Let's discuss Autism

Only got a 10 I shall bow out having no experience on which to make comment, I know that doesn’t usually stop people but this is a serious subject so I am off.
 
Long time lurker but first time posting.

I did the test and got 30. Last time i did it a couple of years ago I got 29.

I do have access to my social services reports from when i was a child and some of the paperwork does scream out autism.
 

StBob072

LE
Book Reviewer
Give this a try when U have a moment guys:


I got a 41 out of 50
37 here although very few of my answers were "definites". I think a lot of people with mild Aspergers traits, as opposed to autism, learn to moderate some behaviours.
 
Our grandson was/is always special. We initially thought he was deaf, because he wouldn't react when you called him. He would often stare into space, what I always likened to a kid "day dreaming" in my day.

Fortunately, he was diagnosed early, and has had some great help and support, don't be scared of being a pain in the arse of the departments who are there (and have the budgets) to help children like this. He has a good mainstream school, that his siblings attend, and gets one to one so many hours a week.

He loves having your sole attention, and being away in the fields and woods exploring. With help, he is now mixing with his peers, and good at sharing things. His communication is getting better, and he is learning that he can't through a tantrum when something doesn't go his way.

You can still see the traits, he doesn't like balloons because of the noise, and is funny with food textures, but he is such a loving kid, he's an absolute pleasure to have.

To mention other people. I've only had it once, when we were out for Sunday lunch. Two old dears muttering about the naughty boy. I could see them from my seat, and just tottered over and explained he was autistic, they were apologetic, and two more people educated, so no great drama.

Rain Man is ACE!

P.S. Well done @DaveDaffe , why didn't someone think of it sooner?
 

Gout Man

LE
Book Reviewer
Our grandson was/is always special. We initially thought he was deaf, because he wouldn't react when you called him. He would often stare into space, what I always likened to a kid "day dreaming" in my day.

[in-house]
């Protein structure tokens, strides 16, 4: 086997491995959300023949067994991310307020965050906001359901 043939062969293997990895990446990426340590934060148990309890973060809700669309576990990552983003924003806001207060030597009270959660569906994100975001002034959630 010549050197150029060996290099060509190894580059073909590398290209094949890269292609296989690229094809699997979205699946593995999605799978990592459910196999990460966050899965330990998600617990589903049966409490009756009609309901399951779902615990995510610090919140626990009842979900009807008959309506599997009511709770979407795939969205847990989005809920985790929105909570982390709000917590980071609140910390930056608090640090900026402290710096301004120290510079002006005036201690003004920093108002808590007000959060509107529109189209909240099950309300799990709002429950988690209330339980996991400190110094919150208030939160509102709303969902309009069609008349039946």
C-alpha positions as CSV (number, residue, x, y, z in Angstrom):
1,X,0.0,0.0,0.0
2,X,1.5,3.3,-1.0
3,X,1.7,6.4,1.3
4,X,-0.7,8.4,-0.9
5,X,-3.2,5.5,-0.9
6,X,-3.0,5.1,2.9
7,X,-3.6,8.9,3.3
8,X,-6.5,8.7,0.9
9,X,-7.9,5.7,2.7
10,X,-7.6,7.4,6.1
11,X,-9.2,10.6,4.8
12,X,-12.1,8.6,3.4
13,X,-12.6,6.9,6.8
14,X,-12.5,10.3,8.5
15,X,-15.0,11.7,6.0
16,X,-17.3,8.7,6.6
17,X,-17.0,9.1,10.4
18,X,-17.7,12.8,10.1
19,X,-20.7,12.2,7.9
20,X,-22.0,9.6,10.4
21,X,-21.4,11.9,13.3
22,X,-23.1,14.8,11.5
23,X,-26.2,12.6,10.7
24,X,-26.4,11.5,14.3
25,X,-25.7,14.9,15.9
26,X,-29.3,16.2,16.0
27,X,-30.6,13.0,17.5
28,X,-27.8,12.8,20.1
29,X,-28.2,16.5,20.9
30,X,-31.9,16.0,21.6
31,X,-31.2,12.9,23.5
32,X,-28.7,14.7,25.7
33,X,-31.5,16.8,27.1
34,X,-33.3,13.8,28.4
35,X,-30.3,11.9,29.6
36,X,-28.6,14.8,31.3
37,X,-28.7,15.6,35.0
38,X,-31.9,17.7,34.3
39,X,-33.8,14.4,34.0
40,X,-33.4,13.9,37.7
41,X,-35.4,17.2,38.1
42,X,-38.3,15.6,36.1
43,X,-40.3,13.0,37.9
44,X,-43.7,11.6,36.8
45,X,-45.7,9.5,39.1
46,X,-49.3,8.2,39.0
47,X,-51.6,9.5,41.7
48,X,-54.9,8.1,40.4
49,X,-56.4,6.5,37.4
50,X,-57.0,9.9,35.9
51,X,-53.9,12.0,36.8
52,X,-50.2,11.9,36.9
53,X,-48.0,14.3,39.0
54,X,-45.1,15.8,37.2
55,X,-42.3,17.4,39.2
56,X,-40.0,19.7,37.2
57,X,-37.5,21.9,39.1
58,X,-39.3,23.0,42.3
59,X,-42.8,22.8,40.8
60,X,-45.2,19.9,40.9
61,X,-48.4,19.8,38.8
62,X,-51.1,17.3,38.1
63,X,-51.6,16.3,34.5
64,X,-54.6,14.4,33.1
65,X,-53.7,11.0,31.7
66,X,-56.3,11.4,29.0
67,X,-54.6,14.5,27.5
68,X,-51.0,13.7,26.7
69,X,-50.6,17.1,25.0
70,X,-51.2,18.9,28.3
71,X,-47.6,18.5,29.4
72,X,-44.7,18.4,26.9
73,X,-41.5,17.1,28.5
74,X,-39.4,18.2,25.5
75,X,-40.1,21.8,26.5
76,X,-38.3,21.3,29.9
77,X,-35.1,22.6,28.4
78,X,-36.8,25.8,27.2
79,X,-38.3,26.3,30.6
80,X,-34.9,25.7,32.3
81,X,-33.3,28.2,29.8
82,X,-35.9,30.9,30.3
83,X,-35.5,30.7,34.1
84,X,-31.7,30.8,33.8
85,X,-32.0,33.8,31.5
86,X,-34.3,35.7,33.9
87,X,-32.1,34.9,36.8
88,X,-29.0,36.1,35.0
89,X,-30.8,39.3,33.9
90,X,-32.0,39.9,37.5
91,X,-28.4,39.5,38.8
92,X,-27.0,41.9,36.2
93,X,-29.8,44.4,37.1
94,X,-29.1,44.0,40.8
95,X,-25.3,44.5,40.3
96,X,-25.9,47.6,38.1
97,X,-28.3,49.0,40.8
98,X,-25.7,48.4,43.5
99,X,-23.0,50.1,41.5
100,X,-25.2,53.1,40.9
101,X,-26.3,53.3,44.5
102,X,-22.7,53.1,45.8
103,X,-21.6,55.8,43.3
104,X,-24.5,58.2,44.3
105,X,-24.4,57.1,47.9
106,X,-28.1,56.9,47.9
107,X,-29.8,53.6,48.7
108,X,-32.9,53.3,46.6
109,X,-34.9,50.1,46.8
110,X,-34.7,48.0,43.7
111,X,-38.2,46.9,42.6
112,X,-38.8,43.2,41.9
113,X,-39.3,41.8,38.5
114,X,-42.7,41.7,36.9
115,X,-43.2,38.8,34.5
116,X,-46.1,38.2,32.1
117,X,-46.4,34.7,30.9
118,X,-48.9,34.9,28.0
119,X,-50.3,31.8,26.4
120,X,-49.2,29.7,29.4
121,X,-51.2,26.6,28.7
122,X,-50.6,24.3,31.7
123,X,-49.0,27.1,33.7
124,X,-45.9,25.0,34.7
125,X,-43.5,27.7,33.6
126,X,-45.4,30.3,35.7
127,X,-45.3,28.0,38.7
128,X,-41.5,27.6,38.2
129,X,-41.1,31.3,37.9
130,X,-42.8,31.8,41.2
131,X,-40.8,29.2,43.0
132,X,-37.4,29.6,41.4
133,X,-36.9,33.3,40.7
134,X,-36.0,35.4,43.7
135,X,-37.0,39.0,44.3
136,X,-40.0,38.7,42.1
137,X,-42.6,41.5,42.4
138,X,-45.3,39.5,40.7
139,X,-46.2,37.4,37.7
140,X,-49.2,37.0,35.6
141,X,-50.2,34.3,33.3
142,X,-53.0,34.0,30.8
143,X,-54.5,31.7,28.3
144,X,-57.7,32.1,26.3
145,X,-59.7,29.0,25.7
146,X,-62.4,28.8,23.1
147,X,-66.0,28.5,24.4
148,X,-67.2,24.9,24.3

Fortunately, he was diagnosed early, and has had some great help and support, don't be scared of being a pain in the arse of the departments who are there (and have the budgets) to help children like this. He has a good mainstream school, that his siblings attend, and gets one to one so many hours a week.

He loves having your sole attention, and being away in the fields and woods exploring. With help, he is now mixing with his peers, and good at sharing things. His communication is getting better, and he is learning that he can't through a tantrum when something doesn't go his way.

You can still see the traits, he doesn't like balloons because of the noise, and is funny with food textures, but he is such a loving kid, he's an absolute pleasure to have.

To mention other people. I've only had it once, when we were out for Sunday lunch. Two old dears muttering about the naughty boy. I could see them from my seat, and just tottered over and explained he was autistic, they were apologetic, and two more people educated, so no great drama.

Rain Man is ACE!

P.S. Well done @DaveDaffe , why didn't someone think of it sooner?
Hey Charlie4

Many thanks for taking the time to add to this thread. The more we discuss the more we understand.

I have been debating putting this thread on here for a while but I wasnt sure if it would be taken seriously TBH.
 
I'm wondering if it runs in families. I'm Dyscalculic (numerical dyslexia) and I score quite highly on the ASD tests.
My son is Dyspraxic (clumsy sod), my cousins little boy has Aspergers but his IQ is off the scale.
I wonder if its a genetic thing.
 

Robme

On ROPS
On ROPs
I like my routine. I have a certain way of doing things and I don't deviate from that.

I have a photographic memory especially for faces and places. I only have to see a face once and I'll recognise it again years down the line. I only have to drive to a place once and I'll know how to get there again without a map or sat nav.
The cops are using that ability in crim fighting, can’t think what it’s called at the moment, but some PCSO, nicked 16 in a day and one he last saw a photo of 2 years ago.
 
Hey Charlie4

Many thanks for taking the time to add to this thread. The more we discuss the more we understand.

I have been debating putting this thread on here for a while but I wasnt sure if it would be taken seriously TBH.
That's why I have always liked ARRSE.

Happy to take the mick at the right time and place, but need advice or help, a roof over your head, mental health issues, etc etc and it's straight there.
 
Must admit I WAS concerned about starting it but I am very glad that everyone is treating it with the respect that it deserves and hopefully we can all learn by others experience of ir
I’m sure at some point we’ll work out how to get it down to normal ARRSE standards :)

For example:

**** **** **** you mean this isn’t the *******Tourettes thread?